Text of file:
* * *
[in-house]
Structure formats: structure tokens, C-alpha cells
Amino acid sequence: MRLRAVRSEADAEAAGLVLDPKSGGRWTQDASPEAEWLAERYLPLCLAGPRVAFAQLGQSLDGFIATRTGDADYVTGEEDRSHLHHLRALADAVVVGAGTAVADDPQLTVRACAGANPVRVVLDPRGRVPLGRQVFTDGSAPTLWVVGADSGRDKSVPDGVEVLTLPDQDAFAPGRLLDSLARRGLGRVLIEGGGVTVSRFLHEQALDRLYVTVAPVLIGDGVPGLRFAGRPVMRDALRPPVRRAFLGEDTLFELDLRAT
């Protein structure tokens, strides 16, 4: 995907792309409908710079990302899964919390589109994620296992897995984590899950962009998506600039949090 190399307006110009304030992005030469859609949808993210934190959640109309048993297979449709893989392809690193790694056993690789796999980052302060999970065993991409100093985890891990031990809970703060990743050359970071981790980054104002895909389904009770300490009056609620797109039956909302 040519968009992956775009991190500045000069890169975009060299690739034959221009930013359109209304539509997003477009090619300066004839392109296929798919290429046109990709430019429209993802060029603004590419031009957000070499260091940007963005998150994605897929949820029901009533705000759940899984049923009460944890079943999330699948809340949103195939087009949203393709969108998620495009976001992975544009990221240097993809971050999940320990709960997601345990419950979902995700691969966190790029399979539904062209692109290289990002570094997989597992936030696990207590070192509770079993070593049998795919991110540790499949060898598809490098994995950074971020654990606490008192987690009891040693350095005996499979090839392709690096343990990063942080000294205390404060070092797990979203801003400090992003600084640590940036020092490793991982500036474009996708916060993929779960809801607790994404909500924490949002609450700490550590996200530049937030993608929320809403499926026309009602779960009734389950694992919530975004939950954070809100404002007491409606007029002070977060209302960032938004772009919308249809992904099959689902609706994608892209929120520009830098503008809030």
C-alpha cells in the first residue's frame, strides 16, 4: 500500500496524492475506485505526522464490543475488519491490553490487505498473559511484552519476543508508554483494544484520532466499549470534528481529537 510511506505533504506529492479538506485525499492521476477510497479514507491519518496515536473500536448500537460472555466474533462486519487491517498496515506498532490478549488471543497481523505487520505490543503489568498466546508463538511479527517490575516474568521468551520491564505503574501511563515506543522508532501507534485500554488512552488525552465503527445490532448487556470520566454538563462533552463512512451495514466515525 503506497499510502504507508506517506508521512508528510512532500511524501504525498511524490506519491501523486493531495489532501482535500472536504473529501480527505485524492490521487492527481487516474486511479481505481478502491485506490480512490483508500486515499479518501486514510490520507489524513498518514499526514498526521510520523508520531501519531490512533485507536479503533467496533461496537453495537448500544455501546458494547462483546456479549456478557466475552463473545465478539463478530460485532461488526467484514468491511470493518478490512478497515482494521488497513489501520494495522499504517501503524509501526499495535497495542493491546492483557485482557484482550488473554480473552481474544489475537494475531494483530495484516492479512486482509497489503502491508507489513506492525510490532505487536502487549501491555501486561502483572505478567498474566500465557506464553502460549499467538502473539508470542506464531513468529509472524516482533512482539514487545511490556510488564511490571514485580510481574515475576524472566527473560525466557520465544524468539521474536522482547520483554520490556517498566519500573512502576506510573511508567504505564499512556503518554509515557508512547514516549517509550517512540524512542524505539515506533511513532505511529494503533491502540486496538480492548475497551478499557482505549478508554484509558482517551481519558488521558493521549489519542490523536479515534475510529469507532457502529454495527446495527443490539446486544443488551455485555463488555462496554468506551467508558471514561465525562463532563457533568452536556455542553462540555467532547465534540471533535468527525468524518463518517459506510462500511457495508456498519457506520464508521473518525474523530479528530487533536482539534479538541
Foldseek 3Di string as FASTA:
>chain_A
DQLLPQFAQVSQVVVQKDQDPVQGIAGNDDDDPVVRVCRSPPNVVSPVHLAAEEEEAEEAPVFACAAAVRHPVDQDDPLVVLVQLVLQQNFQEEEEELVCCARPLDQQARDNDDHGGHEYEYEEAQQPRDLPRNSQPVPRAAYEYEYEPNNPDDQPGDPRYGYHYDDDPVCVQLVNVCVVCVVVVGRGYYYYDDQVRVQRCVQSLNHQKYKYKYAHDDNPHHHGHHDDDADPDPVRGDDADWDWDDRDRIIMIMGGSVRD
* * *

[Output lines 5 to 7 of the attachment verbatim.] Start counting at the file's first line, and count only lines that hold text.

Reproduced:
C-alpha cells in the first residue's frame, strides 16, 4: 500500500496524492475506485505526522464490543475488519491490553490487505498473559511484552519476543508508554483494544484520532466499549470534528481529537 510511506505533504506529492479538506485525499492521476477510497479514507491519518496515536473500536448500537460472555466474533462486519487491517498496515506498532490478549488471543497481523505487520505490543503489568498466546508463538511479527517490575516474568521468551520491564505503574501511563515506543522508532501507534485500554488512552488525552465503527445490532448487556470520566454538563462533552463512512451495514466515525 503506497499510502504507508506517506508521512508528510512532500511524501504525498511524490506519491501523486493531495489532501482535500472536504473529501480527505485524492490521487492527481487516474486511479481505481478502491485506490480512490483508500486515499479518501486514510490520507489524513498518514499526514498526521510520523508520531501519531490512533485507536479503533467496533461496537453495537448500544455501546458494547462483546456479549456478557466475552463473545465478539463478530460485532461488526467484514468491511470493518478490512478497515482494521488497513489501520494495522499504517501503524509501526499495535497495542493491546492483557485482557484482550488473554480473552481474544489475537494475531494483530495484516492479512486482509497489503502491508507489513506492525510490532505487536502487549501491555501486561502483572505478567498474566500465557506464553502460549499467538502473539508470542506464531513468529509472524516482533512482539514487545511490556510488564511490571514485580510481574515475576524472566527473560525466557520465544524468539521474536522482547520483554520490556517498566519500573512502576506510573511508567504505564499512556503518554509515557508512547514516549517509550517512540524512542524505539515506533511513532505511529494503533491502540486496538480492548475497551478499557482505549478508554484509558482517551481519558488521558493521549489519542490523536479515534475510529469507532457502529454495527446495527443490539446486544443488551455485555463488555462496554468506551467508558471514561465525562463532563457533568452536556455542553462540555467532547465534540471533535468527525468524518463518517459506510462500511457495508456498519457506520464508521473518525474523530479528530487533536482539534479538541
Foldseek 3Di string as FASTA:
>chain_A